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I have done very little with c++ so bare with me.

I want to read in an .avi video file for a program that I am making. I have the file location saved as a string. Is there any good tutorials on using .avi files in c++ or does anyone know who to read one in? Is it the same as normal files?

Thanks for the help. I am looking online but every post I find is an unanswered question.

Edit As requested here is a little explanation. I have a previously asked SO question that goes into better detail but here is what I want to do:

I am making a program that will detect faces (though OpenCV) As of now I have been given a video processor program that will detect each face on a frame, and return the frame as a image and the CvRec of the faces. I want to take these faces and test them to validate that they are all actually faces.

After I have all the faces (tested) I want to then take the images and test them together. I test the faces on each frame for size and distance changes. If the faces pass this for a frame length of two seconds, then I want to crop the face and make it the subject of each frame.

After each frame is cropped I then want to save the new video file for the user.

Hopefully that helps. If anyone needs a better explanation please let me know.

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What do you want to do with the AVI file? You might want to have a look at FFmpeg: I also see an OpenCV tag. Could you give us a bit more of an explanation what you're trying to do? – Bart May 5 '11 at 14:33
Use fread() to read any file in you want, even .avi files :) – codymanix May 5 '11 at 14:33
Or ifstream, which is more C++y than fread(), but both work just as well as the other. If you want video frames, you will need something that can parse AVI files and decode the compressed frames, like ffmpeg/libavfile/libavcodec as suggested above. – onitake May 5 '11 at 14:40
@Bart - Check the edit for an explanation of the program – Peppered Lemons May 5 '11 at 15:00
So you have a program that (based on a video) gives you a set of images. And once you're done with those images, you want to make them into a new video file? – Bart May 5 '11 at 15:04

2 Answers 2

up vote 4 down vote accepted

It seems you are staying within OpenCV so things are easy. If OpenCV is compiled properly it is capable of delegating io/coding/decoding to other libraries. Quicktime and others for example, but best is to use ffmpeg. You open, read and decode everything using the OpenCV API which gives you the video frame by frame.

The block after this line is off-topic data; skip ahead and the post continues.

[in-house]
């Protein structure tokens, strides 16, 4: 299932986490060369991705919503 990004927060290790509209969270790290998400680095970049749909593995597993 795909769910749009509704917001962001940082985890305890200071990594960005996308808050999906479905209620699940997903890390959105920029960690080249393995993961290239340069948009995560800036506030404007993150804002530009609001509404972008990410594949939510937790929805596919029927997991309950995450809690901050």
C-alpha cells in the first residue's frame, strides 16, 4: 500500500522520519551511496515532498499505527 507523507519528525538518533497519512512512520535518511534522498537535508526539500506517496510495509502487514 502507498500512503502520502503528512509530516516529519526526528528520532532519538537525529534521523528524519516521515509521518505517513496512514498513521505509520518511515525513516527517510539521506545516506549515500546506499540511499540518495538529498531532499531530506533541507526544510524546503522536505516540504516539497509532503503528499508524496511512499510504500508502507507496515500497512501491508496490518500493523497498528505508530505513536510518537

Make sure your OpenCV is compiled with ffmpeg support and then read the OpenCV tutorial on how to read/write AVI files. It's really easy.

Getting OpenCV to be built with ffmpeg support might be hard though. You might want to switch to an older version of OpenCV if you can't get ffmpeg running with the current one.

Personally i would not spent time trying to read the video by yourself and delegate the task to OpenCV. That's how it is supposed to be used.

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I think opencv 2.1 ffmpeg support is quite broken as of now (api change in ffmpeg). I had no opportunity to check on latest release so im curious if it has been fixed yet. – count0 May 5 '11 at 16:14

First of all, a little background.

What is AVI?
AVI stands for Audio Video Interleave. It is a special case of the RIFF (Resource Interchange File Format). AVI is defined by Microsoft and it is the most common format for audio/video data.

I assume you would want to read a avi file and decode the compressed video frames. AVI file is just like any other normal file and you can use fread()(in C) or iostream(in C++) to open an avi file and read it contents. But the contents of an avi file are video frames in a compressed format. The compression allows video content of bigger sizes to be efficiently packed in less memory space.To make any sense of this compressed data you would have to decode the encoded data format.You will have to study the standard which describes how AVI encoding is done and then extract and decode the frames. this raw video data now when fed to a video device will be displayed in video format.

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Explained this very well. Kudos. – SD. May 5 '11 at 17:57

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